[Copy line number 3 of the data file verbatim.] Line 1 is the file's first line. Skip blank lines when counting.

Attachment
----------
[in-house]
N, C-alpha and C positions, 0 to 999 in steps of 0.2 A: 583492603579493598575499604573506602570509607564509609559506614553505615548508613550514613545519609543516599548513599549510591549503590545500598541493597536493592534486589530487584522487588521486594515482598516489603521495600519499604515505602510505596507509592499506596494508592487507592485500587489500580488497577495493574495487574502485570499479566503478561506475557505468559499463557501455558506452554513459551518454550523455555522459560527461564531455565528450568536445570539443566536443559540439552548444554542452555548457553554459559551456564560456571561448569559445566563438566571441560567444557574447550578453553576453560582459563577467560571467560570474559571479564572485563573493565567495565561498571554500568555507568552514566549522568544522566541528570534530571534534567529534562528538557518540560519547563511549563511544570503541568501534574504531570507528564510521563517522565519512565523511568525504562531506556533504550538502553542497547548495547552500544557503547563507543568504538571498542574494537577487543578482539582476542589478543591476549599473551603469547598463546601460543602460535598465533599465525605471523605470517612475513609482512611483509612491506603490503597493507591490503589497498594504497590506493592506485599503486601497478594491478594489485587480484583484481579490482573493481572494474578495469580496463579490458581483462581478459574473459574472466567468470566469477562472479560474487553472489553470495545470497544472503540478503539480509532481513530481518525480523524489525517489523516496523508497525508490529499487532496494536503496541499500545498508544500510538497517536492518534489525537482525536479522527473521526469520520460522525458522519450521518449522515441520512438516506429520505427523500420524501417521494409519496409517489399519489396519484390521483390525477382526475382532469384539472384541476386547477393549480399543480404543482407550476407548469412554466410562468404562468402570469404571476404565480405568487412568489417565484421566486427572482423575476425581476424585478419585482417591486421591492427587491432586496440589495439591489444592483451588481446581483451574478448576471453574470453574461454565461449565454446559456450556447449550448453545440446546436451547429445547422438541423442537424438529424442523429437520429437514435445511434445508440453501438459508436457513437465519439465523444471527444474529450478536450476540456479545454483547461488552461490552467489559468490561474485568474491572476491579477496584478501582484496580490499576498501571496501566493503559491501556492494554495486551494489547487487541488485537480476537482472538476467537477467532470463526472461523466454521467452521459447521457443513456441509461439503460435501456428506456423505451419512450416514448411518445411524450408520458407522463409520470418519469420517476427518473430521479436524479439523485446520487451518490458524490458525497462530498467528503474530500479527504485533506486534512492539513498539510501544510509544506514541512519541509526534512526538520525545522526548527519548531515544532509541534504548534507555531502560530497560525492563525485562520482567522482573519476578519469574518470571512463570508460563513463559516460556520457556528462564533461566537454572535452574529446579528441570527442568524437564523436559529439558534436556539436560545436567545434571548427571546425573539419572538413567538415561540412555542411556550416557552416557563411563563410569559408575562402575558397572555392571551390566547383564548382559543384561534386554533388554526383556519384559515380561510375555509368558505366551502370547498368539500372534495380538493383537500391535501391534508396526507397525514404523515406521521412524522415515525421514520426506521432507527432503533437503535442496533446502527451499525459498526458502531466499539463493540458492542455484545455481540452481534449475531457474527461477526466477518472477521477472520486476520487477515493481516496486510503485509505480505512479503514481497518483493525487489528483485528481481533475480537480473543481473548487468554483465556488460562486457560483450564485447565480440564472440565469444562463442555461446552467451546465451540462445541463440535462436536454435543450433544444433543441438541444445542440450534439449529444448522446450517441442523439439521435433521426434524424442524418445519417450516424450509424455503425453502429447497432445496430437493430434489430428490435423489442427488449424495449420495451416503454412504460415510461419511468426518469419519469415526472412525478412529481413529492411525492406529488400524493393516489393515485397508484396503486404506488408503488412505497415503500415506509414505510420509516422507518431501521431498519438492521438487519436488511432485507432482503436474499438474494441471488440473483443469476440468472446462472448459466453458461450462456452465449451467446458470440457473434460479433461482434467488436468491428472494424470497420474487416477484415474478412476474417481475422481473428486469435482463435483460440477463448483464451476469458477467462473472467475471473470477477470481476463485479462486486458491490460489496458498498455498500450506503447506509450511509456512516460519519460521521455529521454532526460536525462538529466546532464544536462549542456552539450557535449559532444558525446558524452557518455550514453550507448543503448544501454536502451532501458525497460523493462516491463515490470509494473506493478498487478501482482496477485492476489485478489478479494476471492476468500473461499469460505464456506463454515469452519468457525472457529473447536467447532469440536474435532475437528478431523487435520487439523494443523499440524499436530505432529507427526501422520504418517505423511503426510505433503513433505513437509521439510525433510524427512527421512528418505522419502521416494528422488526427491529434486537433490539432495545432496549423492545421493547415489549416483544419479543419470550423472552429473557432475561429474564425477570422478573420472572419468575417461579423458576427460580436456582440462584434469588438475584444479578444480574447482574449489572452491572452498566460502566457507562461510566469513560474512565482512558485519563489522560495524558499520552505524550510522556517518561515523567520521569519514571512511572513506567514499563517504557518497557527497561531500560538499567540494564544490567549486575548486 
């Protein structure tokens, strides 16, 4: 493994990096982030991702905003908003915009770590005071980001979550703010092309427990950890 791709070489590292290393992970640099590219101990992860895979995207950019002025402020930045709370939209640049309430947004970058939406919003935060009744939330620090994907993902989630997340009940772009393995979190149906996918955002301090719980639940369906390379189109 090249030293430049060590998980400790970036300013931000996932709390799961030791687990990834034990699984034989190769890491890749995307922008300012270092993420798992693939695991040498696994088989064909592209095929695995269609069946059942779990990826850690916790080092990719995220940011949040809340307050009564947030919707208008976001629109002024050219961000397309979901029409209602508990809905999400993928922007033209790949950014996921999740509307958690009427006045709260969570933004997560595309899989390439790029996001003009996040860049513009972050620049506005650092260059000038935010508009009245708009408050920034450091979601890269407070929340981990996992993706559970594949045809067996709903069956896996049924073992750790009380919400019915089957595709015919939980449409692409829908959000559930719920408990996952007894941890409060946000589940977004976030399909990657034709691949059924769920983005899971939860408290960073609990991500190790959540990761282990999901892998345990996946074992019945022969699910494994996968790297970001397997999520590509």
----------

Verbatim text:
């Protein structure tokens, strides 16, 4: 493994990096982030991702905003908003915009770590005071980001979550703010092309427990950890 791709070489590292290393992970640099590219101990992860895979995207950019002025402020930045709370939209640049309430947004970058939406919003935060009744939330620090994907993902989630997340009940772009393995979190149906996918955002301090719980639940369906390379189109 090249030293430049060590998980400790970036300013931000996932709390799961030791687990990834034990699984034989190769890491890749995307922008300012270092993420798992693939695991040498696994088989064909592209095929695995269609069946059942779990990826850690916790080092990719995220940011949040809340307050009564947030919707208008976001629109002024050219961000397309979901029409209602508990809905999400993928922007033209790949950014996921999740509307958690009427006045709260969570933004997560595309899989390439790029996001003009996040860049513009972050620049506005650092260059000038935010508009009245708009408050920034450091979601890269407070929340981990996992993706559970594949045809067996709903069956896996049924073992750790009380919400019915089957595709015919939980449409692409829908959000559930719920408990996952007894941890409060946000589940977004976030399909990657034709691949059924769920983005899971939860408290960073609990991500190790959540990761282990999901892998345990996946074992019945022969699910494994996968790297970001397997999520590509």